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On Dancing With NATO On Defence

Prime Minister Chris Hipkins has been keeping some serious company of late. He’s been signing a free trade deal with the EU, shooting off to Stockholm to thank Sweden for its help in getting the EU trade deal across the line, popping into the NATO summit in Lithuania, having a meeting with Ukraine President Vlodomyr Zelensky... All up, he’s been having a busy time of it, especially for someone vowing to resume a“laser-like focus” on the bread and butter issues back home, ASAP.

New Zealand also attended the NATO summit in Madrid last year. What does this deepening involvement with NATO mean for us? Isn’t NATO mainly a Cold War military club based in Europe, with Russia being its main item of business? Yes, and no. NATO still does see itself as the main bulwark against Russian imperial aggression in Europe, and it continues to be a vital conduit of arms and aid to Ukraine. Yet increasingly, the US is pulling all the threads of its various global and regional alliances together, to create a more unified front against Russia and China. To that end, Japan looms ever larger in NATO’s forward planning in our particular region.

Not only has Japan been a huge donor ($7.1 billion and counting) to Ukraine since the war began. It is also central to NATO’s strategic confrontation with China. Last month NATO announced plans to open a “liaison” office in Tokyo, and has dialled up (to eleven!) its areas of cooperation with Japan via the so-called Individually Tailored Partnership Program.

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Apparently, NATO now belongs everywhere. As Japanese Foreign Minister Yoshimasa Hayashi recently put it when asked about his country’s growing links with NATO, “It is not possible to speak about the security of Europe and the Indo-Pacific region separately.” NATO feels exactly the same way. In their joint statement in early 2023, NATO boss Jens Stoltenberg and Japanese PM Fumio Kishida reinforced the importance of a “staunch” NATO-Japanese partnership, which “will demonstrate its value under this severe and complex security environment.”

Right. So NATO is expanding its military influence into this part of the world, and everywhere else. That has direct implications for New Zealand. For one thing... In Lithuania, the NATO summit grappled with how to create a longer, more reliable timeline for the West’s military and humanitarian aid to Ukraine:

“...NATO member states commit to weapon deliveries to Ukraine over a longer period of time,” says Council on Foreign Relations fellow Liana Fix. “The idea is to make this long-term and more formalized. It could be something like three to five years, not just in the next three to five months.”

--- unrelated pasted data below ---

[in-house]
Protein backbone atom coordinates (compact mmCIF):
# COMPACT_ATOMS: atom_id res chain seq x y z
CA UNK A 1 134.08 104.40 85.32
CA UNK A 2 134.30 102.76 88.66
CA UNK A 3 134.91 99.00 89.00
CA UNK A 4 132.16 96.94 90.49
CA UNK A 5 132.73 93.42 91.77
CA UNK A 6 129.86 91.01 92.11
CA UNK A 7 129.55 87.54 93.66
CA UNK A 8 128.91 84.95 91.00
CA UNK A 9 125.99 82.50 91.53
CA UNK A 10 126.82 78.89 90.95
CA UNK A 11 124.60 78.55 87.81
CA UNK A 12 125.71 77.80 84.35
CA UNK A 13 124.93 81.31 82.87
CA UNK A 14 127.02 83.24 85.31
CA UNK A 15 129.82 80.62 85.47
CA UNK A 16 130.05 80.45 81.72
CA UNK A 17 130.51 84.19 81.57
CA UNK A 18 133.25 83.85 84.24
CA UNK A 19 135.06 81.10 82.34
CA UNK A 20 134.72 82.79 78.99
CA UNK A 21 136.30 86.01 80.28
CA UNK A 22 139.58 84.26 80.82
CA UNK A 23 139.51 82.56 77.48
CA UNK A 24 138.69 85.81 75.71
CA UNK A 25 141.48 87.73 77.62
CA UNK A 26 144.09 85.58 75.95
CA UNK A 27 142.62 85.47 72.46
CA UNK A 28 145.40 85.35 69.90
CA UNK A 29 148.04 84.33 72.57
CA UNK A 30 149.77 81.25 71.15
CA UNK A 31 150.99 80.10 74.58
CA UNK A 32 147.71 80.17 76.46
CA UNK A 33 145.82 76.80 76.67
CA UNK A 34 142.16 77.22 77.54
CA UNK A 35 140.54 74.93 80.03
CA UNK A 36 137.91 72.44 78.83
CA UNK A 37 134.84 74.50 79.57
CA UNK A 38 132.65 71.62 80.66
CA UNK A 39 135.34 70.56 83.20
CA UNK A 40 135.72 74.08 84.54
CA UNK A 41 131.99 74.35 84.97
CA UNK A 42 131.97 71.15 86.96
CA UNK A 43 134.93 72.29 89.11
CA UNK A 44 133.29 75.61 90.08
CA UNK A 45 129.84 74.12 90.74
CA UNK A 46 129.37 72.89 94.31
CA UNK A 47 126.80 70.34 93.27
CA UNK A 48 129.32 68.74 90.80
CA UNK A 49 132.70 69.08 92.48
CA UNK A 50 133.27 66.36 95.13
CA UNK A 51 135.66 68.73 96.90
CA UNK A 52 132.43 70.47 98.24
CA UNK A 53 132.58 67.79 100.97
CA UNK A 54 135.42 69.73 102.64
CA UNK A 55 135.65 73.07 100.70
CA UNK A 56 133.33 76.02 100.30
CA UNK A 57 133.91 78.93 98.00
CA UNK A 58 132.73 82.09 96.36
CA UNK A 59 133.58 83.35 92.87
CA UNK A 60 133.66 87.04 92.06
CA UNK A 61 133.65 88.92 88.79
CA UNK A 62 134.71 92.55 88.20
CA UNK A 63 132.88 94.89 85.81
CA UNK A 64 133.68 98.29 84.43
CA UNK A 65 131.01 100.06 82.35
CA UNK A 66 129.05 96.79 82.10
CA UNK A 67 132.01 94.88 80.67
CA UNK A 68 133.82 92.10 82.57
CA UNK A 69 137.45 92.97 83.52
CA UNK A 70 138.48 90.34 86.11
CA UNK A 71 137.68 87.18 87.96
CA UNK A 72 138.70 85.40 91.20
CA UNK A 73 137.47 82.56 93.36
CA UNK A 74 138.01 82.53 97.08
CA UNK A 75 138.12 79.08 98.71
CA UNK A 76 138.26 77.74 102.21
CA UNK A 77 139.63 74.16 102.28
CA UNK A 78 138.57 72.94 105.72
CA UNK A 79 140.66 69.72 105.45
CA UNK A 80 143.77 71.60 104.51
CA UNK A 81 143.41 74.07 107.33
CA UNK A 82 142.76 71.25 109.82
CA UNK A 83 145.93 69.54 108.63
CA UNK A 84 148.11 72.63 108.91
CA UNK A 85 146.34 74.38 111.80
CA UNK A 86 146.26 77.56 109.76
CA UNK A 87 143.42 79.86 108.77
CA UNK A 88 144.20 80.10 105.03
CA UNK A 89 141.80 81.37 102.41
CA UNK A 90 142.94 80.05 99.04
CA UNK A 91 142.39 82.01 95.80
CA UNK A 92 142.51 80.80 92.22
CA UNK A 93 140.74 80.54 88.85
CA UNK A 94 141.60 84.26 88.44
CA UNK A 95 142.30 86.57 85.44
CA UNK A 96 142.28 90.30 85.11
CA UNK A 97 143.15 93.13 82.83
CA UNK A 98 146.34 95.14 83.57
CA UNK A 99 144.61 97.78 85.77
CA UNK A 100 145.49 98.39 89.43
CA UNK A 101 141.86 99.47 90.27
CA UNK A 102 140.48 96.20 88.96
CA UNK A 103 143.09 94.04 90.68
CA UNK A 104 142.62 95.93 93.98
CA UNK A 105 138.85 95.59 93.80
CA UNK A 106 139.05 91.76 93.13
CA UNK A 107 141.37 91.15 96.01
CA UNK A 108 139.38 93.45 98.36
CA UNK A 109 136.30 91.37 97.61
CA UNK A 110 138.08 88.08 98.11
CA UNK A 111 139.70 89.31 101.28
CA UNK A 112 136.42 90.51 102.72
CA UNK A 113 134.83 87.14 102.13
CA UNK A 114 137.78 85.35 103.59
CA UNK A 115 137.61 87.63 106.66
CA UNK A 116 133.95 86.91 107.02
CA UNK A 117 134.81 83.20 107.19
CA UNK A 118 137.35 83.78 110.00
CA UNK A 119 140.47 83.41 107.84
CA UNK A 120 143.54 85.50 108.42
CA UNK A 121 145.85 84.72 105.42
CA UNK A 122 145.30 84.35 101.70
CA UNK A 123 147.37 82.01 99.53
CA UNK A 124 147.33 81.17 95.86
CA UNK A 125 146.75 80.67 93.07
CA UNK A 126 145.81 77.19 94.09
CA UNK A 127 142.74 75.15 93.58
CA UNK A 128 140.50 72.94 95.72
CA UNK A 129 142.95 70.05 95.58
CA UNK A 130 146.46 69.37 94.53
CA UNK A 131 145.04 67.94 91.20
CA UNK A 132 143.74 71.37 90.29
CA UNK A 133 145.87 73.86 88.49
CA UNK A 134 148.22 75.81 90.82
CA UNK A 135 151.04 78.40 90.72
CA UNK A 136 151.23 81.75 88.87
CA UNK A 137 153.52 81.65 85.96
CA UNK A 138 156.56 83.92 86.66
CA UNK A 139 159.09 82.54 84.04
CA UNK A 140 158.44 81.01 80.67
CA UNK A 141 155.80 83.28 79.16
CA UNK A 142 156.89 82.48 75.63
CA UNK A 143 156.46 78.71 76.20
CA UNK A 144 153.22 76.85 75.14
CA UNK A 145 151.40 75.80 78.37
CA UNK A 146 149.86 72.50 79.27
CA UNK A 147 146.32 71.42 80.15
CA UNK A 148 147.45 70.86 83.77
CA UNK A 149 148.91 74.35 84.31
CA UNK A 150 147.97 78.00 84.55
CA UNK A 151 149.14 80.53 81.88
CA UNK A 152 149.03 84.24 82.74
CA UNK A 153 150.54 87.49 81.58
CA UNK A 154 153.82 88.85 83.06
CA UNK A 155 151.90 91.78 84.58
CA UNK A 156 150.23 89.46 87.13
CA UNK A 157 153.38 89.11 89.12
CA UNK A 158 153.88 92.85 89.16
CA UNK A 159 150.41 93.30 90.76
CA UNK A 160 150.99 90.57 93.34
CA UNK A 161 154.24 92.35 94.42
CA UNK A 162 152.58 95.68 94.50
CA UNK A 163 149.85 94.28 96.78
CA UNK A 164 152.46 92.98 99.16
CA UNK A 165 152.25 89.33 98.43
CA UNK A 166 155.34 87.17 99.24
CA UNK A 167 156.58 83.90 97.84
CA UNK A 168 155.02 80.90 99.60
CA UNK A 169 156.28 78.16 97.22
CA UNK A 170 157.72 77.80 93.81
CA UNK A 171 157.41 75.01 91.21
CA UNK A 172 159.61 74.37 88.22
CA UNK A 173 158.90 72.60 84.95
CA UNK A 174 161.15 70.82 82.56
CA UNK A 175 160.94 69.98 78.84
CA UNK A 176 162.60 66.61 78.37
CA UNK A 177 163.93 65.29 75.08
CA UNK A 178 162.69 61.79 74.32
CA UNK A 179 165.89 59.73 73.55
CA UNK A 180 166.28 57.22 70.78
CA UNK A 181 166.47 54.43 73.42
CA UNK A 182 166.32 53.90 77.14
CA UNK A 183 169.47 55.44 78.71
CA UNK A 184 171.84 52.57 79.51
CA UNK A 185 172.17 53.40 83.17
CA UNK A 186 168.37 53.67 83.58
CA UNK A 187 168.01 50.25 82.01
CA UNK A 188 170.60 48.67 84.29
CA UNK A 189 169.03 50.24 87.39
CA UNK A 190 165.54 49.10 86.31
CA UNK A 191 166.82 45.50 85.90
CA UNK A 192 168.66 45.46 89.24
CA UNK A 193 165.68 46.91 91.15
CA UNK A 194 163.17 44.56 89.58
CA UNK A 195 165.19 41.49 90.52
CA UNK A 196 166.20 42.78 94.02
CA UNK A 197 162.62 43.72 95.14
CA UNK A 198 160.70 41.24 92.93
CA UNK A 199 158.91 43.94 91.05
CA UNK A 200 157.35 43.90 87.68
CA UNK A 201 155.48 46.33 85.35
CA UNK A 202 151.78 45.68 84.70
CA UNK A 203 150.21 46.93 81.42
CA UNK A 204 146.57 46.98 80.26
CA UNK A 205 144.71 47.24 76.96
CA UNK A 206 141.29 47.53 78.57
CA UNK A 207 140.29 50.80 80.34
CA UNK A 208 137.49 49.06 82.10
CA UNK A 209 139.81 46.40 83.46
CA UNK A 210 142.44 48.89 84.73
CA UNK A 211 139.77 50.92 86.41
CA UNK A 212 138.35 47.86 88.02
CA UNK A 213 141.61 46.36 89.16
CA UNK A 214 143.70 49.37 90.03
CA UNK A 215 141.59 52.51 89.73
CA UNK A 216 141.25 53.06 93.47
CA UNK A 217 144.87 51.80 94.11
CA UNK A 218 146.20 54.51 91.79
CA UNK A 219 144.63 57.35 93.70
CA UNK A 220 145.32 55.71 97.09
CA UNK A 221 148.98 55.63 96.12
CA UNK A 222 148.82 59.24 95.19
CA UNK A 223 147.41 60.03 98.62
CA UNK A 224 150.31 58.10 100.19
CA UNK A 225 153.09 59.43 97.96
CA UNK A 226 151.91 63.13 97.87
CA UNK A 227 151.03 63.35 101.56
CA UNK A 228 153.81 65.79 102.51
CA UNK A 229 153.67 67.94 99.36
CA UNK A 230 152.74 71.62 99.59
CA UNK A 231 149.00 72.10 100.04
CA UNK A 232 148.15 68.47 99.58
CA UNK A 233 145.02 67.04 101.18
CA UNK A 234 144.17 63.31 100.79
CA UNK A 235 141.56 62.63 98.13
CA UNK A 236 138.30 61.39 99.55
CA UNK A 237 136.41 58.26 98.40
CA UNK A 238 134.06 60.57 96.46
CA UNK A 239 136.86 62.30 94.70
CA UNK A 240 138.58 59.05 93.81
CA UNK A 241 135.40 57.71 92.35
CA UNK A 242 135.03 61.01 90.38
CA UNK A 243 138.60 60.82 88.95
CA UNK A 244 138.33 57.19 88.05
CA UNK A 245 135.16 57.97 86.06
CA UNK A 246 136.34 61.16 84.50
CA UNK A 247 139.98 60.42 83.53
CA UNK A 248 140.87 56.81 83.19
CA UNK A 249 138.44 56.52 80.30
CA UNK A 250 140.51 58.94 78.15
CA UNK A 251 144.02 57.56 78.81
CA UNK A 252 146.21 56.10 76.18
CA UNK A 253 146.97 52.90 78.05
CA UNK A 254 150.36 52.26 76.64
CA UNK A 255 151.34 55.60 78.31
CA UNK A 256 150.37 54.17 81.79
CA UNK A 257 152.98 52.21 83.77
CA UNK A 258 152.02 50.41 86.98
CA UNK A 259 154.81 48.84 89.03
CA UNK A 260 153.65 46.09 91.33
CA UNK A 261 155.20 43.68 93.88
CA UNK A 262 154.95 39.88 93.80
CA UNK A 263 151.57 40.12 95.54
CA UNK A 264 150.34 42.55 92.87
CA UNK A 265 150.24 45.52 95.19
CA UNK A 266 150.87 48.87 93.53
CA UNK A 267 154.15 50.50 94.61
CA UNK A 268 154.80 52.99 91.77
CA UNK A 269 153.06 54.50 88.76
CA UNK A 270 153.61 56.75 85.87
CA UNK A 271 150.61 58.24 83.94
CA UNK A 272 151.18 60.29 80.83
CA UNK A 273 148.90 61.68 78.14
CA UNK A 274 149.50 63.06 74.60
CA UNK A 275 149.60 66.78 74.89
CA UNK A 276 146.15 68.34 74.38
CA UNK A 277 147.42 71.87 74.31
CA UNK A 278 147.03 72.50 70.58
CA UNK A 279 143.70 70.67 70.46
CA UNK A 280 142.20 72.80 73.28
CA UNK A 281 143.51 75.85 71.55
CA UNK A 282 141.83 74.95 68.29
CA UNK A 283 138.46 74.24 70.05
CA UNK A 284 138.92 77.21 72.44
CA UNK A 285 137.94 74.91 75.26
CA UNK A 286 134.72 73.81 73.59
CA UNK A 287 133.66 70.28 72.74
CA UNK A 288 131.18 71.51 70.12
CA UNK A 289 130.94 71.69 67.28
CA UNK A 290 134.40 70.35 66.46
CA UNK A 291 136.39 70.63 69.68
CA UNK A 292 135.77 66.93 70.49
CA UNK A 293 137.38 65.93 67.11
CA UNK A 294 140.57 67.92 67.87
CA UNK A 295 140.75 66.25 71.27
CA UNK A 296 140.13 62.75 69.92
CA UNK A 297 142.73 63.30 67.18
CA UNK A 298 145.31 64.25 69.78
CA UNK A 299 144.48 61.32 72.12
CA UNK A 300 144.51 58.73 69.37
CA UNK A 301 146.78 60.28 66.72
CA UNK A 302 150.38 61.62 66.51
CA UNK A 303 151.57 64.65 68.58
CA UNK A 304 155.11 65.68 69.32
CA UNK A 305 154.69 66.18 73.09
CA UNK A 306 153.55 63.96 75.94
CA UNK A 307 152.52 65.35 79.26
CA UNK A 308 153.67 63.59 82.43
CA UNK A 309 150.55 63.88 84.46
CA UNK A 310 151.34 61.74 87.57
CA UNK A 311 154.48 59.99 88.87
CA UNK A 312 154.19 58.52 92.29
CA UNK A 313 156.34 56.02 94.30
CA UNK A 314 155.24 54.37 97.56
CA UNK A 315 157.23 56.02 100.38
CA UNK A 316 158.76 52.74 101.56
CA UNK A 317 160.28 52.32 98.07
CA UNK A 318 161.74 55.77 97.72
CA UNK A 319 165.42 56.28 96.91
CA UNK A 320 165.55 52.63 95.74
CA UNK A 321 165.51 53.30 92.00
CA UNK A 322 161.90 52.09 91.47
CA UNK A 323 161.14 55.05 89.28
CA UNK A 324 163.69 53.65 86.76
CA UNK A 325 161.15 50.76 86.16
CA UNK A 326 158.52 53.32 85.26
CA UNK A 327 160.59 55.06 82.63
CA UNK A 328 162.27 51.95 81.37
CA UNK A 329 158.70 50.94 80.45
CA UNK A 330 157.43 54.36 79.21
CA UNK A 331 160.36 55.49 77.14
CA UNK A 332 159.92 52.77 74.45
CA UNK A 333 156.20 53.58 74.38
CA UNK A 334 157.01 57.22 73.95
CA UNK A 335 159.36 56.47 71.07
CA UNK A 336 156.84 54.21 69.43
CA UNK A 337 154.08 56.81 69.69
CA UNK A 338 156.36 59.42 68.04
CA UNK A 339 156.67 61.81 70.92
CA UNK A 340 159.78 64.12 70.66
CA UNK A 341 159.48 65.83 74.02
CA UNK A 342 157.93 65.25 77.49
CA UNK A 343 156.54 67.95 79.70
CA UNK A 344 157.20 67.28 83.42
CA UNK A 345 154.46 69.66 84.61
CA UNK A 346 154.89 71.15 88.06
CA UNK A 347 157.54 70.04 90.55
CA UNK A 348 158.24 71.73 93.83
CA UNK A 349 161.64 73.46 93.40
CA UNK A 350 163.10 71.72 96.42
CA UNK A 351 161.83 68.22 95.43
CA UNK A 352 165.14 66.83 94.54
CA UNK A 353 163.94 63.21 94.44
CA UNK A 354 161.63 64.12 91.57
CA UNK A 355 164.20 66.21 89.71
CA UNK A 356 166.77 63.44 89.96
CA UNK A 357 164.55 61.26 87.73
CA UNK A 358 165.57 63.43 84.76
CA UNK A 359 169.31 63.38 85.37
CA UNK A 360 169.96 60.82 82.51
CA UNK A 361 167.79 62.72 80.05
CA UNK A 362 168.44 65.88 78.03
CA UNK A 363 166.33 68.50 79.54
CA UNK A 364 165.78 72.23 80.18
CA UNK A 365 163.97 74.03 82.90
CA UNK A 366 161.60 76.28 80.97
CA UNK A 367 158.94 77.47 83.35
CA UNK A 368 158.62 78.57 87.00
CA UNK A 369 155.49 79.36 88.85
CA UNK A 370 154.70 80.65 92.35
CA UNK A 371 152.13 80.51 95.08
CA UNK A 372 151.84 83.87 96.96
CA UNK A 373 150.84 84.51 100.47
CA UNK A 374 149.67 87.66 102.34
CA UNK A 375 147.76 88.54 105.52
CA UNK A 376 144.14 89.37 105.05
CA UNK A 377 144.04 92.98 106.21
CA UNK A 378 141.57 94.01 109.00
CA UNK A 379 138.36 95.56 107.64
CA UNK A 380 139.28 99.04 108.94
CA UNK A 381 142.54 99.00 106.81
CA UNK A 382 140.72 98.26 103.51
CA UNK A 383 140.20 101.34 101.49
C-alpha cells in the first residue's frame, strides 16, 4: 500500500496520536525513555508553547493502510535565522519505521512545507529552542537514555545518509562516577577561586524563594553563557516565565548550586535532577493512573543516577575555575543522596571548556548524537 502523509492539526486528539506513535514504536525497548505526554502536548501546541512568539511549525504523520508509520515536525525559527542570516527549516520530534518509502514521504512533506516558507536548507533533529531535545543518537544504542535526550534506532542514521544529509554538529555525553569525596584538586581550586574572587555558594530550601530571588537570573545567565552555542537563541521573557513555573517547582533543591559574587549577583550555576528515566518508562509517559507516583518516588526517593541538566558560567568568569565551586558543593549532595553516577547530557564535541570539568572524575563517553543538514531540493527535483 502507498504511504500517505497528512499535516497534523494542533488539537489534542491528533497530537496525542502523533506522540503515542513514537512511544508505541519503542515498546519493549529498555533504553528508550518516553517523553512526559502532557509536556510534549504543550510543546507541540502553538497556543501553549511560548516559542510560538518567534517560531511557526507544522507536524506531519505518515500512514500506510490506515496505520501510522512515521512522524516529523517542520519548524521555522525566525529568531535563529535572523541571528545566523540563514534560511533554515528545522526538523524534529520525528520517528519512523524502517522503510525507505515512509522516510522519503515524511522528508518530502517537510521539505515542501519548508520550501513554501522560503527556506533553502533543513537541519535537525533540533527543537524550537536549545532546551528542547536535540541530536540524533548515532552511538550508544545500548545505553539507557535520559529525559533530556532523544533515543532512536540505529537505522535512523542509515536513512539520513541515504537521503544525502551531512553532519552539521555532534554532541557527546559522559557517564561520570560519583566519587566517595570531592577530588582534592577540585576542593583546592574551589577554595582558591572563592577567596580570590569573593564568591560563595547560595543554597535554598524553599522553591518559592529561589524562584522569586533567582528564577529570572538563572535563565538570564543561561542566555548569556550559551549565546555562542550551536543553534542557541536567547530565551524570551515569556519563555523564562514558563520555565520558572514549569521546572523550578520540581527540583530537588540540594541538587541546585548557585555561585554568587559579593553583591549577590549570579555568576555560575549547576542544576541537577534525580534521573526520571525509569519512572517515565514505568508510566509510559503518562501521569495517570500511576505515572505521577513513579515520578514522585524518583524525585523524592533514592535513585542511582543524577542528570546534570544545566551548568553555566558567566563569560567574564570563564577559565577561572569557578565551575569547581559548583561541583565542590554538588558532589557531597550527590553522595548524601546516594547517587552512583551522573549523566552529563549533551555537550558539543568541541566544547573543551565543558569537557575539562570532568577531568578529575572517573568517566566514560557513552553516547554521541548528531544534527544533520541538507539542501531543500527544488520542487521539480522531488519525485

Fine. But that would cost tons of money, upfront. At the same time, the US has been pressuring NATO member states (and friendly NATO partners, such as New Zealand) to assume more of the financial burden involved in defending Ukraine– specifically, by lifting their annual spending on Defence to 2% of GDP.

The 2% problem

Uh oh. Currently New Zealand devotes 1.37% of GDP annually on defence and security. Since our GDP is currently sitting at about $398 billion, this equals circa $5.17 billion. Raising the figure to 2% would cost $7.96 billion. Does that promised “laser like focus” on bread and butter issues at home in any way equate to spending nearly $3 billion extra each year, on defending ourselves against the nebulous threat that is allegedly being posed by our main trading partner? So far, only the ACT Party (and a whole swag of arms-makers and arms dealers) thinks that this would be a good idea.

Not coincidentally though, Defence Minister Andrew Little has just brought forward to the end of this month the release of the next Defence Strategic Review of this country’s needs, threat perceptions, and military alliance options. It is not as if Labour has been skimping on Defence. As it did with the public health system, Labour inherited armed forces that had been severely run down by National. (National now decries the extent of public spending required to fix the messes it left behind.)

Over the last five years, Labour has spent about $4 billion (minimum) on acquiring new equipment such as new Poseidon surveillance aircraft, and new Hercules cargo planes. In May, Labour also spent $747 million on boosting Defence salaries to stem the loss of NZDF trained personnel. (Another National legacy.)

Peer pressure from our traditional allies may be driving us towards that costly leap to spending 2% of GDP on Defence - but politically, this could be only partly disguised as extra aid to Ukraine. The looming item on the Defence shopping list is the replacement for the ruinously expensive (and militarily all but useless) ANZAC frigates. Placing an order would certainly win us some brownie points across the Tasman – but that’s because it would be a huge job creation scheme for Aussie workers, in their shipyards. Again, that sort of deal won’t put much butter on the bread here at home.